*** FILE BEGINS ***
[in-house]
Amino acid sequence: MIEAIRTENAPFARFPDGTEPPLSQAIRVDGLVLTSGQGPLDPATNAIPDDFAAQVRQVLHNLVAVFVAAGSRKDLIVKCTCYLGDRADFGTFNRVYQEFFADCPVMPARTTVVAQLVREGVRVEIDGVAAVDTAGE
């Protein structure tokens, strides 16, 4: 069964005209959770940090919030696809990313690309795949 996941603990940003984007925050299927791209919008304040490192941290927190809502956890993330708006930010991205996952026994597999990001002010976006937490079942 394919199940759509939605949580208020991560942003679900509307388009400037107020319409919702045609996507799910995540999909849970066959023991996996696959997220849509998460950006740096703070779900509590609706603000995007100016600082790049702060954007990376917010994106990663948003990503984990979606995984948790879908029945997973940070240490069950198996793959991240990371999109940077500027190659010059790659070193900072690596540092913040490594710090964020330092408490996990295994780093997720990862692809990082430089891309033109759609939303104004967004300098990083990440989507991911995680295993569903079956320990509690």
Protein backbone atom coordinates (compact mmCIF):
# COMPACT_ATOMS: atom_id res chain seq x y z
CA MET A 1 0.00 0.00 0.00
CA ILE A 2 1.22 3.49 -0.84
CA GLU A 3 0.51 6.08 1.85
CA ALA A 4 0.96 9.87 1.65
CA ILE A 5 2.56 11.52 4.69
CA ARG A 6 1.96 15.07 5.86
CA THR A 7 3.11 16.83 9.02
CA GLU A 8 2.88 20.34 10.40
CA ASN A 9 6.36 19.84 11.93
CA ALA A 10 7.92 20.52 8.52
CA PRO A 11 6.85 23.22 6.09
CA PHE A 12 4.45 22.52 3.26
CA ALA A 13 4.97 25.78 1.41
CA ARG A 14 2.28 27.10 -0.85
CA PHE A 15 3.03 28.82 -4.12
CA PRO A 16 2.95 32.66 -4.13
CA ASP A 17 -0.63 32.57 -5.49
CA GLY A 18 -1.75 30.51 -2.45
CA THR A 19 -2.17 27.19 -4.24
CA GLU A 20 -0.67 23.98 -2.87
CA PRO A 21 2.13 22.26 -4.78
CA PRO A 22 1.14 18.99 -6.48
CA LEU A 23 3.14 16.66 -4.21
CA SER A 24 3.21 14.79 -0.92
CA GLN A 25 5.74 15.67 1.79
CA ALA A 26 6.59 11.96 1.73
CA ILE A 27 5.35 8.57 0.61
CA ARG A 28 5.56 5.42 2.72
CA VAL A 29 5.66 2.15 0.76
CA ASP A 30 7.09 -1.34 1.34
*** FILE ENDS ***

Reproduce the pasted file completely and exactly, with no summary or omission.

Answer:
[in-house]
Amino acid sequence: MIEAIRTENAPFARFPDGTEPPLSQAIRVDGLVLTSGQGPLDPATNAIPDDFAAQVRQVLHNLVAVFVAAGSRKDLIVKCTCYLGDRADFGTFNRVYQEFFADCPVMPARTTVVAQLVREGVRVEIDGVAAVDTAGE
């Protein structure tokens, strides 16, 4: 069964005209959770940090919030696809990313690309795949 996941603990940003984007925050299927791209919008304040490192941290927190809502956890993330708006930010991205996952026994597999990001002010976006937490079942 394919199940759509939605949580208020991560942003679900509307388009400037107020319409919702045609996507799910995540999909849970066959023991996996696959997220849509998460950006740096703070779900509590609706603000995007100016600082790049702060954007990376917010994106990663948003990503984990979606995984948790879908029945997973940070240490069950198996793959991240990371999109940077500027190659010059790659070193900072690596540092913040490594710090964020330092408490996990295994780093997720990862692809990082430089891309033109759609939303104004967004300098990083990440989507991911995680295993569903079956320990509690």
Protein backbone atom coordinates (compact mmCIF):
# COMPACT_ATOMS: atom_id res chain seq x y z
CA MET A 1 0.00 0.00 0.00
CA ILE A 2 1.22 3.49 -0.84
CA GLU A 3 0.51 6.08 1.85
CA ALA A 4 0.96 9.87 1.65
CA ILE A 5 2.56 11.52 4.69
CA ARG A 6 1.96 15.07 5.86
CA THR A 7 3.11 16.83 9.02
CA GLU A 8 2.88 20.34 10.40
CA ASN A 9 6.36 19.84 11.93
CA ALA A 10 7.92 20.52 8.52
CA PRO A 11 6.85 23.22 6.09
CA PHE A 12 4.45 22.52 3.26
CA ALA A 13 4.97 25.78 1.41
CA ARG A 14 2.28 27.10 -0.85
CA PHE A 15 3.03 28.82 -4.12
CA PRO A 16 2.95 32.66 -4.13
CA ASP A 17 -0.63 32.57 -5.49
CA GLY A 18 -1.75 30.51 -2.45
CA THR A 19 -2.17 27.19 -4.24
CA GLU A 20 -0.67 23.98 -2.87
CA PRO A 21 2.13 22.26 -4.78
CA PRO A 22 1.14 18.99 -6.48
CA LEU A 23 3.14 16.66 -4.21
CA SER A 24 3.21 14.79 -0.92
CA GLN A 25 5.74 15.67 1.79
CA ALA A 26 6.59 11.96 1.73
CA ILE A 27 5.35 8.57 0.61
CA ARG A 28 5.56 5.42 2.72
CA VAL A 29 5.66 2.15 0.76
CA ASP A 30 7.09 -1.34 1.34